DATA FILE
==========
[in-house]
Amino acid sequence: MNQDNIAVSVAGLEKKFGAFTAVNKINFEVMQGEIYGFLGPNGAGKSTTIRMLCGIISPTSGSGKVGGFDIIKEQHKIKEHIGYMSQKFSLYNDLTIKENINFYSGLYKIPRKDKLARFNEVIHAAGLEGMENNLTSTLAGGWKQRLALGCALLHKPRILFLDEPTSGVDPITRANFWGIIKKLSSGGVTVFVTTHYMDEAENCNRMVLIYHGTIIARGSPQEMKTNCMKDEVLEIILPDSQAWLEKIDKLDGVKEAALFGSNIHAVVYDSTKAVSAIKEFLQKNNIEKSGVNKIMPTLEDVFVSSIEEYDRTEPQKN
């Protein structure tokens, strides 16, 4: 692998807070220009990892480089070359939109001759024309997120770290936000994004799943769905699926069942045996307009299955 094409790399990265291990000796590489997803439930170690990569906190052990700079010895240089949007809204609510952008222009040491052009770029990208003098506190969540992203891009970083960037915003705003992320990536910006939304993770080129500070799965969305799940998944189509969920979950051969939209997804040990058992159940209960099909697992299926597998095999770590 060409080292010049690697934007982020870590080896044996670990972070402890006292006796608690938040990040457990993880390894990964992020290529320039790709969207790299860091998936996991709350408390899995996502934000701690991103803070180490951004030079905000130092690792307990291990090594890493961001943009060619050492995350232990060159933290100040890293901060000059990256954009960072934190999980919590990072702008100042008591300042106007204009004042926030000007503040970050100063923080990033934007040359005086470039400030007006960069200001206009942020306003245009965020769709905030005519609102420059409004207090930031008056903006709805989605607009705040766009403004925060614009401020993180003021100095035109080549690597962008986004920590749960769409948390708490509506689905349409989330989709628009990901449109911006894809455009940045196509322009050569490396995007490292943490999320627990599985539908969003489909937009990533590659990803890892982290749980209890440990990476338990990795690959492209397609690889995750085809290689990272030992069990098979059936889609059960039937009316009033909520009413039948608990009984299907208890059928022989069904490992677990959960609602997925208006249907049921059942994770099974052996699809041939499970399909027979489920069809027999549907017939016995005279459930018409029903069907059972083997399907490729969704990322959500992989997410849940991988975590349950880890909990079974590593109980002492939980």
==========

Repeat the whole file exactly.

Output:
[in-house]
Amino acid sequence: MNQDNIAVSVAGLEKKFGAFTAVNKINFEVMQGEIYGFLGPNGAGKSTTIRMLCGIISPTSGSGKVGGFDIIKEQHKIKEHIGYMSQKFSLYNDLTIKENINFYSGLYKIPRKDKLARFNEVIHAAGLEGMENNLTSTLAGGWKQRLALGCALLHKPRILFLDEPTSGVDPITRANFWGIIKKLSSGGVTVFVTTHYMDEAENCNRMVLIYHGTIIARGSPQEMKTNCMKDEVLEIILPDSQAWLEKIDKLDGVKEAALFGSNIHAVVYDSTKAVSAIKEFLQKNNIEKSGVNKIMPTLEDVFVSSIEEYDRTEPQKN
């Protein structure tokens, strides 16, 4: 692998807070220009990892480089070359939109001759024309997120770290936000994004799943769905699926069942045996307009299955 094409790399990265291990000796590489997803439930170690990569906190052990700079010895240089949007809204609510952008222009040491052009770029990208003098506190969540992203891009970083960037915003705003992320990536910006939304993770080129500070799965969305799940998944189509969920979950051969939209997804040990058992159940209960099909697992299926597998095999770590 060409080292010049690697934007982020870590080896044996670990972070402890006292006796608690938040990040457990993880390894990964992020290529320039790709969207790299860091998936996991709350408390899995996502934000701690991103803070180490951004030079905000130092690792307990291990090594890493961001943009060619050492995350232990060159933290100040890293901060000059990256954009960072934190999980919590990072702008100042008591300042106007204009004042926030000007503040970050100063923080990033934007040359005086470039400030007006960069200001206009942020306003245009965020769709905030005519609102420059409004207090930031008056903006709805989605607009705040766009403004925060614009401020993180003021100095035109080549690597962008986004920590749960769409948390708490509506689905349409989330989709628009990901449109911006894809455009940045196509322009050569490396995007490292943490999320627990599985539908969003489909937009990533590659990803890892982290749980209890440990990476338990990795690959492209397609690889995750085809290689990272030992069990098979059936889609059960039937009316009033909520009413039948608990009984299907208890059928022989069904490992677990959960609602997925208006249907049921059942994770099974052996699809041939499970399909027979489920069809027999549907017939016995005279459930018409029903069907059972083997399907490729969704990322959500992989997410849940991988975590349950880890909990079974590593109980002492939980």